That’s a massive, built-in audience. When you start with an old fan base of millions and millions around the world, you only need to excite a fraction of that audience to pay the bills.

And I bet you all those old fans adored this new song.

(3) The video gets the job done

Music videos these days are expensive, with budgets in the millions not unusual.

Clearly, they spared no expense on this one.

So why do it, aside from letting singers scratch the acting itch?

A good music video adds to the song by (a) telling a story, (b) showing off the dancing skills of the singer/band or (c) giving you a taste of what a live concert might feel and sound like.

The Backstreet Boys are on tour, and these days the music business doesn’t really make money from selling music. The real cash comes from concerts.

If you grew up listening to these guys, and now you’re an adult with some scratch instead of a teenager raiding the change jar, this video probably makes you want to see the band live. Because hey, they clearly put on a good show.

VERDICT: I have to admire the brilliance of this comeback song and video. Fans of the Backstreet Boys will adore this song and video, so congrats on a well-performed comeback.

Hey there

Here’s the deal: I’ve been crazy busy with Other Things, and did not post to this silly blog much lately. And I missed it.

Missed dissecting the first pages of novels, the full three minutes of insane music videos and the reasons why the Series of Tubes will always, always be awash in videos of cats.

Missed talking smack with writers, editors and creative types scattered on every continent.

Missed the whole damn thing.

It’s good to be back here. Am writing a post every day for the month of August (so far, so good) and it’s made writing other things, for work and fun, much easier and faster. A happy snowball.

So: thanks for reading, thanks for commenting or tweeting at me–and thanks to many of you for teaching me a lot.

P.S. Just shout if you have suggestions for posts, such as which novels, music videos or movies (a) desperately deserve to get bled on with a red pen, (b) need to be taken apart to see why they work so well or (c) are so godawfully bad they circle back to good. I may open this thing up for guest posts, even. YOU NEVER KNOW.

SOBER UP by AJR is a true beauty, except for this itty bitty fatal flaw

So, what did you notice?

I loved this song, and the video–especially the strings. A nice touch, and so well done.

Then it goes completely sideways at the one minute, 54-second mark, when we get the clunkiest lyrics since Train sang, “Just a shy guy looking for a two ply / Hefty bag to hold my love.”

Here’s the damage: “My favorite color is you / You’re vibrating out my frequency.”

And that’s when I run screaming from the room.

Because that line put the A in Awkward.

It killed the song for me, especially when that same terrible line came up again and again.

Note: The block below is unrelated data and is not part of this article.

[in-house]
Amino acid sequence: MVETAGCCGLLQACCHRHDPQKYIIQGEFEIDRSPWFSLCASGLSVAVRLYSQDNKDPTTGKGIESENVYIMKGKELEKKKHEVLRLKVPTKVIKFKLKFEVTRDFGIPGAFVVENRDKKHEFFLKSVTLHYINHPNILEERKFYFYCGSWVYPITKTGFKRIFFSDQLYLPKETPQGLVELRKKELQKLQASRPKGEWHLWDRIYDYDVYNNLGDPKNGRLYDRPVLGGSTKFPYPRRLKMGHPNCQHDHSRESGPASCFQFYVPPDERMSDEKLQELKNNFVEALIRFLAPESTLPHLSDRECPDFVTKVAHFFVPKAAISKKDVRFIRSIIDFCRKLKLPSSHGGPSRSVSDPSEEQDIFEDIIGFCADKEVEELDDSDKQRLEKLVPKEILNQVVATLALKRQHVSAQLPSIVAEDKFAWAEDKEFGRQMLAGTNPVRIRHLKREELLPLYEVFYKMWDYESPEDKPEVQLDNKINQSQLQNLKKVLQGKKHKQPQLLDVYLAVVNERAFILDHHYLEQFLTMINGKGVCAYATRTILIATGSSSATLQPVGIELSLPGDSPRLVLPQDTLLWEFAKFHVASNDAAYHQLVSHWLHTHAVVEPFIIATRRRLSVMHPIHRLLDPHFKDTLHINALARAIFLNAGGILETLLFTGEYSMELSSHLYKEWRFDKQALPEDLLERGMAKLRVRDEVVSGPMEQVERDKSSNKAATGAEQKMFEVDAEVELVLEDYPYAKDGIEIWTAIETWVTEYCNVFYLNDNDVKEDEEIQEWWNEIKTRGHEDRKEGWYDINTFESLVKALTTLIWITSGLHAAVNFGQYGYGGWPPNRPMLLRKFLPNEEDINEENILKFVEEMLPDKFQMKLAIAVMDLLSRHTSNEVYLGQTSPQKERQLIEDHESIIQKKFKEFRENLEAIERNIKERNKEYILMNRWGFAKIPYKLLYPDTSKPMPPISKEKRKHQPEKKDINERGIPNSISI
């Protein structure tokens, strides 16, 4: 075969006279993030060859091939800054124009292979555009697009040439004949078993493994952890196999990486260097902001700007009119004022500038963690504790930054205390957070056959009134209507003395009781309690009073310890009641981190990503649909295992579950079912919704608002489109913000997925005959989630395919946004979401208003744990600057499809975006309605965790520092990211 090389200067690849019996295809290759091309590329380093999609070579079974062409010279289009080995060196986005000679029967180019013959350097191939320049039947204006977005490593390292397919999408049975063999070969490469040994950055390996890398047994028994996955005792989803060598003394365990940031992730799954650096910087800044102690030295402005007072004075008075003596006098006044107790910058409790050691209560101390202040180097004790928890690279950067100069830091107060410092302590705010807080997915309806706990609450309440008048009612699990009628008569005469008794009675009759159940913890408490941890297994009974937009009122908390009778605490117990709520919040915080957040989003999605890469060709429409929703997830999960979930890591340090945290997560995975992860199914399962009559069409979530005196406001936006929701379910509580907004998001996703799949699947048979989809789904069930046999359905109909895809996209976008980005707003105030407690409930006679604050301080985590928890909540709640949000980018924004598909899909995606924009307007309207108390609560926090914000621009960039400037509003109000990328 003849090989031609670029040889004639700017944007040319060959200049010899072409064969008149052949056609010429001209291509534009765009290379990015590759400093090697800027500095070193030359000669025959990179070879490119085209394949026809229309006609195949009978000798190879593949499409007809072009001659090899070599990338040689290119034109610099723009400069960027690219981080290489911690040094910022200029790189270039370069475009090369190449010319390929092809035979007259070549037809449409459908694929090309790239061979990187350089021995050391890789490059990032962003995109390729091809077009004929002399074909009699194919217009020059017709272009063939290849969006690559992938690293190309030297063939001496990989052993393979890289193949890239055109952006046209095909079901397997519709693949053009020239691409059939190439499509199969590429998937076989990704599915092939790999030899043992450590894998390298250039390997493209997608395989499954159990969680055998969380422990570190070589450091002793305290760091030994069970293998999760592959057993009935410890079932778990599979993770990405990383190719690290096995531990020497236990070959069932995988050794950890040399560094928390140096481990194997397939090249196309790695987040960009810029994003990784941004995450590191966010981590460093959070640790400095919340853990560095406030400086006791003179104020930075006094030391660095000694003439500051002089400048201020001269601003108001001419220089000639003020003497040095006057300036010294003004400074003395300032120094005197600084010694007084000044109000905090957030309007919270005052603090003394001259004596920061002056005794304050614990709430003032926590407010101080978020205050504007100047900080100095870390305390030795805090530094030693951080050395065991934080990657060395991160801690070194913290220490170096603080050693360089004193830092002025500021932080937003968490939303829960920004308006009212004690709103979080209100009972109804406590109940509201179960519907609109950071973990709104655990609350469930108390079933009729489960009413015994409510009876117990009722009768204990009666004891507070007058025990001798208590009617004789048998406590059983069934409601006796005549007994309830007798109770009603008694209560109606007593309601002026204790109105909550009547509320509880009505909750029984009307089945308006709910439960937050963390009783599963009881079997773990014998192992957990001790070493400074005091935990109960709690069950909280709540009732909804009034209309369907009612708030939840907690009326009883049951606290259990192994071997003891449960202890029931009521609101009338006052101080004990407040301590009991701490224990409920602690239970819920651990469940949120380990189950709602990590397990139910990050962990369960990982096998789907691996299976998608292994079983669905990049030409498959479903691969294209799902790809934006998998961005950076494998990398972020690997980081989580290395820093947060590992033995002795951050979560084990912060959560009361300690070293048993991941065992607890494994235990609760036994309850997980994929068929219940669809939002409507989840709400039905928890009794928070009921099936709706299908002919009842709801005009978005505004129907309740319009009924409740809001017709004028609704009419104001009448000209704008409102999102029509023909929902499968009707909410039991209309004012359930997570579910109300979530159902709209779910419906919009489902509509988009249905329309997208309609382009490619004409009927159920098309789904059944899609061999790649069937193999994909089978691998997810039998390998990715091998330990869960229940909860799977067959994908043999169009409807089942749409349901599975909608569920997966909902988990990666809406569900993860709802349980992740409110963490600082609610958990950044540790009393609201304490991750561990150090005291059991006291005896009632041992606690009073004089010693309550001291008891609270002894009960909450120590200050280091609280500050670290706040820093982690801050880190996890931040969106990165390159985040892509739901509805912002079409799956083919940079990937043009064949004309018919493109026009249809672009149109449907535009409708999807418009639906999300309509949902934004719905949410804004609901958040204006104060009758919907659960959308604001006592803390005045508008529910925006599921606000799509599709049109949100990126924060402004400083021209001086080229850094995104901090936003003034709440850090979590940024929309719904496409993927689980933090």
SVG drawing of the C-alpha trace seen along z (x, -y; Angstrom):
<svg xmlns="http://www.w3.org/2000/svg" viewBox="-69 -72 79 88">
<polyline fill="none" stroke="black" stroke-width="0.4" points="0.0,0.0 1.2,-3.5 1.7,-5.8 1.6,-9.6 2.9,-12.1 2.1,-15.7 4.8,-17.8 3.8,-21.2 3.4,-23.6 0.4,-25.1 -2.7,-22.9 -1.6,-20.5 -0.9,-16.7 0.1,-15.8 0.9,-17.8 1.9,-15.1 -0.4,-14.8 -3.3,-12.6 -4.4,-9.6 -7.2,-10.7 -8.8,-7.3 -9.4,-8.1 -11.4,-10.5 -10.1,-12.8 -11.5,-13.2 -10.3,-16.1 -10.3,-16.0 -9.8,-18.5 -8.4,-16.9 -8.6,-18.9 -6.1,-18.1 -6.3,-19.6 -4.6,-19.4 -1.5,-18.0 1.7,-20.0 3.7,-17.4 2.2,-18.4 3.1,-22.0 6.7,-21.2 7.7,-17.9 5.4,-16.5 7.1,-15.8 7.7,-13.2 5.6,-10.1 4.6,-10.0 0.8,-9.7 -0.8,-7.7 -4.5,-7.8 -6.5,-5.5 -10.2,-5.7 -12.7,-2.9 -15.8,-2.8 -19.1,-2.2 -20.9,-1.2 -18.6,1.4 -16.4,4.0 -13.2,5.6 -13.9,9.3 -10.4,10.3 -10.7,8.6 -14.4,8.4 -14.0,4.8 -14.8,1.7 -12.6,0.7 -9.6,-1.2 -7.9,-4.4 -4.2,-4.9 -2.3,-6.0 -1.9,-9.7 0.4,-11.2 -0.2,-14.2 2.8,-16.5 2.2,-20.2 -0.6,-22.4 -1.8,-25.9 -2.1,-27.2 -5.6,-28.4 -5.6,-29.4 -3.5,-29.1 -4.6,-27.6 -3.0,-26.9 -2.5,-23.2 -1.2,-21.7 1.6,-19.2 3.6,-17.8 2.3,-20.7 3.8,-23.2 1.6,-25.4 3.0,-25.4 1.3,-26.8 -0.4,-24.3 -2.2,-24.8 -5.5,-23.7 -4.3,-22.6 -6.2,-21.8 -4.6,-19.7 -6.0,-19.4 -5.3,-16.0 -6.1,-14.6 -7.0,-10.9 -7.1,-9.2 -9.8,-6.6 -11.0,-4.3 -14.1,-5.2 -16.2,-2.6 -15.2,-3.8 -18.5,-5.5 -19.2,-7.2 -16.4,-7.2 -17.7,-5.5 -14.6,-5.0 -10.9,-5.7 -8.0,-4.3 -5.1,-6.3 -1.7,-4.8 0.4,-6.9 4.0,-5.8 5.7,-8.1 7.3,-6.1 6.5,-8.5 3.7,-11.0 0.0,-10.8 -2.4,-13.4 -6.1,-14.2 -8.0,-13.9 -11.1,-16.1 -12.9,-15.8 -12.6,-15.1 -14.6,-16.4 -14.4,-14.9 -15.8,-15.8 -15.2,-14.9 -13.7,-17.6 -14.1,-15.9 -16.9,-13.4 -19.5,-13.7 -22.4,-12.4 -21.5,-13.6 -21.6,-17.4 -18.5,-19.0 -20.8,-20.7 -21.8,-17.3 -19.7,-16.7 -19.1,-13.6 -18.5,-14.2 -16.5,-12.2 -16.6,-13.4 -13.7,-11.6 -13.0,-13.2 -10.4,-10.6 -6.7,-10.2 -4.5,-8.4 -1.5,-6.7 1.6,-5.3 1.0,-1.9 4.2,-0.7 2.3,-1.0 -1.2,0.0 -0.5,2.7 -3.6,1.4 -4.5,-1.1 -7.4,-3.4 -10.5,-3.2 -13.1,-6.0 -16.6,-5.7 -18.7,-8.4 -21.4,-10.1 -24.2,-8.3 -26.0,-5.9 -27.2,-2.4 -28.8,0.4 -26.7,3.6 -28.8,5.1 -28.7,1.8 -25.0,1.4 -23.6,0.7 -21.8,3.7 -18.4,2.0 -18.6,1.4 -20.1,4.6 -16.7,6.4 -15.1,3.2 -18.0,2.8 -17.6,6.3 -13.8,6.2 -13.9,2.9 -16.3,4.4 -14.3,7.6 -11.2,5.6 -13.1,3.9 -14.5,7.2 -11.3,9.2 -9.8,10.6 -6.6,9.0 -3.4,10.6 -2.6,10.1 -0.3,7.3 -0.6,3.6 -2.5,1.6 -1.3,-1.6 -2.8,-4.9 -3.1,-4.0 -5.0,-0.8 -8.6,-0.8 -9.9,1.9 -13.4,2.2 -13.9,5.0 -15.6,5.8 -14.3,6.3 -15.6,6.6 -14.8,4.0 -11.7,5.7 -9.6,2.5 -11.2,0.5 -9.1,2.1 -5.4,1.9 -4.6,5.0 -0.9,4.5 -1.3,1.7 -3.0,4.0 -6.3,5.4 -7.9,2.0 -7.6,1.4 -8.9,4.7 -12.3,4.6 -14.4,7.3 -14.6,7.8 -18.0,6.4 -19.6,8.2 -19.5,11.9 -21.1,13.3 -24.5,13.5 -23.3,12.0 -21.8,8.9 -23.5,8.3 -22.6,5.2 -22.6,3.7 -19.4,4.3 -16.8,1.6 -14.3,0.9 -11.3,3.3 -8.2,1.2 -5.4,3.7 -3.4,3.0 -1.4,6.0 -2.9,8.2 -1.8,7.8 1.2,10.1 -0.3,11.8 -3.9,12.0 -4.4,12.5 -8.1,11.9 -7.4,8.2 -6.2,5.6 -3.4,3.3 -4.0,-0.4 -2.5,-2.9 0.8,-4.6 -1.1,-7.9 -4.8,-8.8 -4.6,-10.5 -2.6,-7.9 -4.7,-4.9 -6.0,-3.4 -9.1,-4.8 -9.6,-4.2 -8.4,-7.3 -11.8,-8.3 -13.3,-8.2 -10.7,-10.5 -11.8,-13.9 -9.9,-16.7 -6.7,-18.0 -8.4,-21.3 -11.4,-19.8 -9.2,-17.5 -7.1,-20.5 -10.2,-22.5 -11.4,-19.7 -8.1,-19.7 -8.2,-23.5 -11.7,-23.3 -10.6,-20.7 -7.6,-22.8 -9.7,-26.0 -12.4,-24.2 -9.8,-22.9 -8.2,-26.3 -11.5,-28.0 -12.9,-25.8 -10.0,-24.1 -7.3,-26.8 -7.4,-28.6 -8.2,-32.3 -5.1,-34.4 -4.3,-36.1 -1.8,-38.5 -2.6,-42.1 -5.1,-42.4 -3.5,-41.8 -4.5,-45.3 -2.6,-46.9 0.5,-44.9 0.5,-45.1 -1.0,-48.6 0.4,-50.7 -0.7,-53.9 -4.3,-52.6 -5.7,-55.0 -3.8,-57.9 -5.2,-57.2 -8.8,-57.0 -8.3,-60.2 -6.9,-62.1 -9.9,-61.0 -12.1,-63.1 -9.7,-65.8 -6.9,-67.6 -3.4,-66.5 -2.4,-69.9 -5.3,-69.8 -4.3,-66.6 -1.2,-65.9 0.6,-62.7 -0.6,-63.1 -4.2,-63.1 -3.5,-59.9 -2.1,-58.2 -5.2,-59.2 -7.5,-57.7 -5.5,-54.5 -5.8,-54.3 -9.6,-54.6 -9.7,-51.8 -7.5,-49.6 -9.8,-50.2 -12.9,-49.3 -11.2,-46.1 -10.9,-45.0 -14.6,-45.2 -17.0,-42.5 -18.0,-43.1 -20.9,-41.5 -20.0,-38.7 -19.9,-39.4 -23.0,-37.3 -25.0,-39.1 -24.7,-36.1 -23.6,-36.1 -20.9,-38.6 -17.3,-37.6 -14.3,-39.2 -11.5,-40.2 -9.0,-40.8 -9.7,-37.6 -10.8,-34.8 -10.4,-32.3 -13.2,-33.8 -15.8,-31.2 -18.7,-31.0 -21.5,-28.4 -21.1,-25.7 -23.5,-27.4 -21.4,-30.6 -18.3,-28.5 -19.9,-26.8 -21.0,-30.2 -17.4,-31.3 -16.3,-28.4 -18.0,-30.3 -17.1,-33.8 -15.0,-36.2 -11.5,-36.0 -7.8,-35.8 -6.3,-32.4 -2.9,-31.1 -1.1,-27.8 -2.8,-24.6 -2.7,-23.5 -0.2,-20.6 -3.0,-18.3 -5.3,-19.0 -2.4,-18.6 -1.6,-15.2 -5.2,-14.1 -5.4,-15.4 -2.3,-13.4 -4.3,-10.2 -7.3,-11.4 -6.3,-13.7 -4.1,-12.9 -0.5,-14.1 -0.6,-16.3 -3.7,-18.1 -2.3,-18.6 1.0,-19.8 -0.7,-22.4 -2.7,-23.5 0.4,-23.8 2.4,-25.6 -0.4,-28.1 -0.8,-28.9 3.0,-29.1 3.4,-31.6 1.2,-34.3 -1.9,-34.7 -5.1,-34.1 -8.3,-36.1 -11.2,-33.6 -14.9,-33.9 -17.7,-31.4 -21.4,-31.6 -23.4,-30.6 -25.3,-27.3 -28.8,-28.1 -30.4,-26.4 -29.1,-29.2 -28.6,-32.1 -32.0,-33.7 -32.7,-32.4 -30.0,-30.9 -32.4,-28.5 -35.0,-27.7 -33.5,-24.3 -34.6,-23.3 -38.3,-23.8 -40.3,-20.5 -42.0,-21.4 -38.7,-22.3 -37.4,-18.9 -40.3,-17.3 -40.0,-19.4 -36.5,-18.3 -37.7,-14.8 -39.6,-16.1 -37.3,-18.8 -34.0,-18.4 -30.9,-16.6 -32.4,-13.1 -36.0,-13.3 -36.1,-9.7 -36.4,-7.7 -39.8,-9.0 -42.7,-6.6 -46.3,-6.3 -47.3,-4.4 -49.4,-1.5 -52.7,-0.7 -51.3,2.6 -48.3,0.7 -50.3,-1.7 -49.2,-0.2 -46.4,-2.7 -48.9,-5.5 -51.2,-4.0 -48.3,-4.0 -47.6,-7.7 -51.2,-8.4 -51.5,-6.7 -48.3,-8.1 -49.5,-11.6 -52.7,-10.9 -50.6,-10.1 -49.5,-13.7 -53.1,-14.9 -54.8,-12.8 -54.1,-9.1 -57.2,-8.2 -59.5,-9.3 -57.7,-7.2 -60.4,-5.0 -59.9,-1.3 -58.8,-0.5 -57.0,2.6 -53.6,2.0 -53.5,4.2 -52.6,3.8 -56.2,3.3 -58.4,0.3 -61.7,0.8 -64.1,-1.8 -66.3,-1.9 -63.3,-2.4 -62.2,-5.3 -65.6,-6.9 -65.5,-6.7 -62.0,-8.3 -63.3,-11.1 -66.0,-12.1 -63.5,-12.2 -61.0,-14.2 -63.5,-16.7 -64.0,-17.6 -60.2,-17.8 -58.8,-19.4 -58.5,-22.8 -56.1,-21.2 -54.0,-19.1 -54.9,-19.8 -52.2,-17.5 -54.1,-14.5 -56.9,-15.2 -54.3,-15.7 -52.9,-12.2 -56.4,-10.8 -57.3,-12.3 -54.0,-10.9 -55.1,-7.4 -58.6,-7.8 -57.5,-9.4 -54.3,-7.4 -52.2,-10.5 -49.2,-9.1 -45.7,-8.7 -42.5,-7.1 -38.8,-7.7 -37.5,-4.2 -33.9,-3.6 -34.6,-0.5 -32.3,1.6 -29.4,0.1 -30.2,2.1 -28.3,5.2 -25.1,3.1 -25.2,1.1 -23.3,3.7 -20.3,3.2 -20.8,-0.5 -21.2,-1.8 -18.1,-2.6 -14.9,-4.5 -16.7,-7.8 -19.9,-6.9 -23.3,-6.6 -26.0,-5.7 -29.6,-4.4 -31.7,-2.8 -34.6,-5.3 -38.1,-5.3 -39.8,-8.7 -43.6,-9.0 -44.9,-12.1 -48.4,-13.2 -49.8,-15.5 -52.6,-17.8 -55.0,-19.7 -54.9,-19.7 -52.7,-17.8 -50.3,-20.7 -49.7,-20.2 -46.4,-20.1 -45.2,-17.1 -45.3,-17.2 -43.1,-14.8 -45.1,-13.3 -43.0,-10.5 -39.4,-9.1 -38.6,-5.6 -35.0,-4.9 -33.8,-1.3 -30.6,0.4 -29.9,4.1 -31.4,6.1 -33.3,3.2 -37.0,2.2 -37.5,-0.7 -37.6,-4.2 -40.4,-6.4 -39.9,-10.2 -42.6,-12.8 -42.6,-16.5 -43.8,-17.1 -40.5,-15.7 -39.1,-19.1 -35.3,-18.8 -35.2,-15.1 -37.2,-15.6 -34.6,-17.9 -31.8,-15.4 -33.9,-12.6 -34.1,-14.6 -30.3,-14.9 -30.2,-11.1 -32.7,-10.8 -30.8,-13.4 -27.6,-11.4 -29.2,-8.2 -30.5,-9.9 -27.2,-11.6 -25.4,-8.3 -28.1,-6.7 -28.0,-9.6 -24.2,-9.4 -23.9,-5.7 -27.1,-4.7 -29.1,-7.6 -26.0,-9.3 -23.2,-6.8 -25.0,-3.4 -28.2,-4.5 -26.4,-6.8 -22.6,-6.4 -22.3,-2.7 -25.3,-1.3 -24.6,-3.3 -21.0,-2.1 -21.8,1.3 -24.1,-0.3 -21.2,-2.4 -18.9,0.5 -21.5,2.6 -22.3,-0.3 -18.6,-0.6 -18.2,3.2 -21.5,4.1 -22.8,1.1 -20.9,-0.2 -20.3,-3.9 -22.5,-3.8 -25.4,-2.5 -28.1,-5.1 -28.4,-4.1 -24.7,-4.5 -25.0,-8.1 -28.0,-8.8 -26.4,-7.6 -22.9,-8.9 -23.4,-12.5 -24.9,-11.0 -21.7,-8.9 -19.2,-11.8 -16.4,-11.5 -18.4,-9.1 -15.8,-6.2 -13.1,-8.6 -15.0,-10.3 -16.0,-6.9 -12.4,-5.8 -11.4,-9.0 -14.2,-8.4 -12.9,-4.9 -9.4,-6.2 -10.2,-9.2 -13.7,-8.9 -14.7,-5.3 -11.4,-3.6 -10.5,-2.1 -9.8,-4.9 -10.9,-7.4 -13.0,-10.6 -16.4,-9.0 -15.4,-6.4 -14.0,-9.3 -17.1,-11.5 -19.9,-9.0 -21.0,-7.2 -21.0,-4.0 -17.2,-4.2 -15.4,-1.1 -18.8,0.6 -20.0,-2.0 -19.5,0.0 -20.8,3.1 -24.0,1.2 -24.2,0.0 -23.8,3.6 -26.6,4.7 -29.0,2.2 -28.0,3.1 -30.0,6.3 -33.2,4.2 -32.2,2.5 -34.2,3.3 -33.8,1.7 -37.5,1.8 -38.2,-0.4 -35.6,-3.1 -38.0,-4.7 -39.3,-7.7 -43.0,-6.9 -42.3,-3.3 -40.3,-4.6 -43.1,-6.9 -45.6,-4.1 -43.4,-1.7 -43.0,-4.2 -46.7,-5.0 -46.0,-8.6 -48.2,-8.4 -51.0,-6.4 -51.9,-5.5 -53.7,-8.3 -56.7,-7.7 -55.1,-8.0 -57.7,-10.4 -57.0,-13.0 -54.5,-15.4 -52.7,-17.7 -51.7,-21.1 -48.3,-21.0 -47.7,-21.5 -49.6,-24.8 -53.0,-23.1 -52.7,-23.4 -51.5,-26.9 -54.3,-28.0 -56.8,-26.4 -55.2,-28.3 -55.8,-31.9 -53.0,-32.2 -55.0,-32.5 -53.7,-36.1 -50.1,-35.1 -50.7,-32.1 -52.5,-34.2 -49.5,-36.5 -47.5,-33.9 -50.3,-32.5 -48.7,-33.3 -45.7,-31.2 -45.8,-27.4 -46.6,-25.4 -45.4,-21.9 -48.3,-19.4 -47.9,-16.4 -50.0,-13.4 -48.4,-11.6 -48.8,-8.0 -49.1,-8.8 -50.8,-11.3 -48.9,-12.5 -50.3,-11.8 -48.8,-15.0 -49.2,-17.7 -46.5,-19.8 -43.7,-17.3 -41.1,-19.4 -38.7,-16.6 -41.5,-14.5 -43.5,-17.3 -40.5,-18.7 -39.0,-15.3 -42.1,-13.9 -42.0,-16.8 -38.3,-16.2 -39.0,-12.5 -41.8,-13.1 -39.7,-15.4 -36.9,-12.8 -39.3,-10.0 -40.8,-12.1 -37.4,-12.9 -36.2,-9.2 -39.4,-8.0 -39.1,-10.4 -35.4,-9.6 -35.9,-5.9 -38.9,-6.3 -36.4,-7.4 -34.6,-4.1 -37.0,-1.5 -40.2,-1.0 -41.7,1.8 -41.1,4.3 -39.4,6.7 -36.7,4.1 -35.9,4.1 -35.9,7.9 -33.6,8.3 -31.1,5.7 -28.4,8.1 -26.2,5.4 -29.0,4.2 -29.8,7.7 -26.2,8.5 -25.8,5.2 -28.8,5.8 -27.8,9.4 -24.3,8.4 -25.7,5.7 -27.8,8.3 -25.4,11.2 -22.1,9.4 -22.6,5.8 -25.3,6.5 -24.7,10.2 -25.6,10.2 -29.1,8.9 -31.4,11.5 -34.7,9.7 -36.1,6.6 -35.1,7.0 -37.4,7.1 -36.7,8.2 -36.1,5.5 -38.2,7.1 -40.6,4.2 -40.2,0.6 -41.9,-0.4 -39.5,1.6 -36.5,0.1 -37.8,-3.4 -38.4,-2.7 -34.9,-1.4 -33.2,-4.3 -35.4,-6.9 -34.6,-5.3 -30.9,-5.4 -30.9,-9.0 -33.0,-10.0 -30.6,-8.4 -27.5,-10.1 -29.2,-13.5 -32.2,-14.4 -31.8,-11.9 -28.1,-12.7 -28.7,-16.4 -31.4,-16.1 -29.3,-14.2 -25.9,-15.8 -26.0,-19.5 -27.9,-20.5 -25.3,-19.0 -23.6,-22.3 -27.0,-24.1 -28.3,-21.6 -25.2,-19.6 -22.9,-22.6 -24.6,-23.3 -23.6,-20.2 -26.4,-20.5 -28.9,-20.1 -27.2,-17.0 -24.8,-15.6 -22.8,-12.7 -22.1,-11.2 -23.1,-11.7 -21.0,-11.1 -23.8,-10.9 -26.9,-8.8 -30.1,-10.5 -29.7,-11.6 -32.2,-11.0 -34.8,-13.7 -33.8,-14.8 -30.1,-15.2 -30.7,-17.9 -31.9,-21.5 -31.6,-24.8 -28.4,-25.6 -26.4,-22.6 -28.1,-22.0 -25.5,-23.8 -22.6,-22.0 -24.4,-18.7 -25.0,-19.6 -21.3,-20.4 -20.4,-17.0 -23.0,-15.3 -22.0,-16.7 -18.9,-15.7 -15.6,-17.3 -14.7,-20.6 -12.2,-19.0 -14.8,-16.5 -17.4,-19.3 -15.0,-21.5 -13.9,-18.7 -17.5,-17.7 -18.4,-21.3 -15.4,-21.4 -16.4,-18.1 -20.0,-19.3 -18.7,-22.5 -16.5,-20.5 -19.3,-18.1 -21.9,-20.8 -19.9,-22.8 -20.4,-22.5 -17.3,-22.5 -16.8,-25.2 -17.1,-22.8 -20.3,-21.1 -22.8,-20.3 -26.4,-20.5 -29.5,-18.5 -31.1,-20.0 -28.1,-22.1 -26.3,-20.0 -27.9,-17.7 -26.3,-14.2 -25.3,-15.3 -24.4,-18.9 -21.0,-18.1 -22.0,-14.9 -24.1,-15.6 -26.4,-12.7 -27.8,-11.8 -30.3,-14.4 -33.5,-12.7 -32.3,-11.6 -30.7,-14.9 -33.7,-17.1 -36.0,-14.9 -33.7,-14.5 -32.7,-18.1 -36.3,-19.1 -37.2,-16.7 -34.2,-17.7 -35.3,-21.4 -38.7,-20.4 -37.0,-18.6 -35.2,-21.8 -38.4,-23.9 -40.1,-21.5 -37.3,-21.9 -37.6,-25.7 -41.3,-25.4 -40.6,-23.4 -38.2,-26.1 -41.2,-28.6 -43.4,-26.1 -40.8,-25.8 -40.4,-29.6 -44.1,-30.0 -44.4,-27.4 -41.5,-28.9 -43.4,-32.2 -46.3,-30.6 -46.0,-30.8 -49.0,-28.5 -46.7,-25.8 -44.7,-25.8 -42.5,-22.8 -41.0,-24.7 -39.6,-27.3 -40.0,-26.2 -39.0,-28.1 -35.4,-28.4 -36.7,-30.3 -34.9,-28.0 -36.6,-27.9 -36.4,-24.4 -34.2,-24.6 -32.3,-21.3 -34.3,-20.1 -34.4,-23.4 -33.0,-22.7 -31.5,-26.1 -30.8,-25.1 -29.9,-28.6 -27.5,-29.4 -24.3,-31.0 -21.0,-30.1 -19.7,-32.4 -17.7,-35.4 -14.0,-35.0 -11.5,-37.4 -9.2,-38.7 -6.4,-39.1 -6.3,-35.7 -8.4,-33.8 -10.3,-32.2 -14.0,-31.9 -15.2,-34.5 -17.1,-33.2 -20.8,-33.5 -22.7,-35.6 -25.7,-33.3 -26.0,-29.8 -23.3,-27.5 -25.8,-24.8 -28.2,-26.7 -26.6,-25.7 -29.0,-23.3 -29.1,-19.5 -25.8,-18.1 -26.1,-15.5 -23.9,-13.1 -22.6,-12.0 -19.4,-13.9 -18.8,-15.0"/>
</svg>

This answers the question: Can one bad lyrical choice kill an otherwise beautiful song?

And now we know: Yes, yes it can.

One bad line can be a nasty shotgun blast to the heart of a sweet, sweet song.

VERDICT: Man in a furry hat and friends with stringed instruments, please consider recutting this song after changing that terrible line in the chorus. I would send you monies.

This one chart cuts through the heart of EVERY MUSICAL GENRE

So on Mondays, when the mood is right and the coffee is hot, I dissect music videos on this silly blog–half because it’s fun and half because you can learn a lot from taking apart a 3-minute video.

This chart does a beautiful job of taking a scalpel and slicing right through the heart every major musical genre. It is merciless, it is brutal and there is no escape. Even better: there’s a lot of truth in here. Because the secret of humor is revealing painful truths.

every music genre

Great job, John the Atkinson of Wrong Hands–please give us more charts like this.

As a bonus, here’s a music video that we’re looping endlessly: NO ROOTS by Alice Martin, a great song in part because it’s completely different. I can’t shoe-horn her song into pop, blues or punk. And that’s a good thing.

Taking apart the expensive disaster of LOOK WHAT YOU MADE ME DO by Taylor Swift

I come here to praise Taylor Swift, not to bury her CGI zombie corpse.

Though I’m neither superfan nor hater, I have to say she did some great music videos early in her career. YOU BELONG TO ME is excellent. BACK TO DECEMBER is pretty good.

This music video is a step backward, an expensive mess that shows T-Swift has fully evolved from a Scrappy Young Talent Who Just Hit It Big all the way to a Establishment Megastar With More Mansions Than She Can Remember.

Yes, the production values are great. Fans will watch the heck out of this just for the spectacle.

HOWEVER: It doesn’t make you feel anything.

At all.

And that’s the acid test for a music video.

Do you laugh?

Do you feel joy, or anger?

Do you cry?

That’s because whether you intend to or not, every song tells a story. A music video is supposed to help tell that story.

Songs don’t give you a lot of words to do the job. It takes discipline and talent to do it right.